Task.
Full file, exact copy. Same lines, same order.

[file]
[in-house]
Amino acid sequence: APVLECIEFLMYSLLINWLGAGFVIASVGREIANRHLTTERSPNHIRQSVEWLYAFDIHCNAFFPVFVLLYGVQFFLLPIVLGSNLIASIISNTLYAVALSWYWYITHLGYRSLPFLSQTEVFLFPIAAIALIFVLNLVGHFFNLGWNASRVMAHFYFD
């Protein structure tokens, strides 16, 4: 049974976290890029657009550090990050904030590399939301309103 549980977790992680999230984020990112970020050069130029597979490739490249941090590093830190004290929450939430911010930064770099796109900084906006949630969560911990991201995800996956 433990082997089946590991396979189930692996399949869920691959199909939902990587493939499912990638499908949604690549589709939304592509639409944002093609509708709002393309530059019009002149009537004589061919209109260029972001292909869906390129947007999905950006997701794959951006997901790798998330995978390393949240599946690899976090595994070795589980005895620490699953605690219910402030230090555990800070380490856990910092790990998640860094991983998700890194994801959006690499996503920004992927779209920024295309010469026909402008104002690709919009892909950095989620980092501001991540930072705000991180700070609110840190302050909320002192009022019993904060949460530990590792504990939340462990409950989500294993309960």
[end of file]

[in-house]
Amino acid sequence: APVLECIEFLMYSLLINWLGAGFVIASVGREIANRHLTTERSPNHIRQSVEWLYAFDIHCNAFFPVFVLLYGVQFFLLPIVLGSNLIASIISNTLYAVALSWYWYITHLGYRSLPFLSQTEVFLFPIAAIALIFVLNLVGHFFNLGWNASRVMAHFYFD
């Protein structure tokens, strides 16, 4: 049974976290890029657009550090990050904030590399939301309103 549980977790992680999230984020990112970020050069130029597979490739490249941090590093830190004290929450939430911010930064770099796109900084906006949630969560911990991201995800996956 433990082997089946590991396979189930692996399949869920691959199909939902990587493939499912990638499908949604690549589709939304592509639409944002093609509708709002393309530059019009002149009537004589061919209109260029972001292909869906390129947007999905950006997701794959951006997901790798998330995978390393949240599946690899976090595994070795589980005895620490699953605690219910402030230090555990800070380490856990910092790990998640860094991983998700890194994801959006690499996503920004992927779209920024295309010469026909402008104002690709919009892909950095989620980092501001991540930072705000991180700070609110840190302050909320002192009022019993904060949460530990590792504990939340462990409950989500294993309960």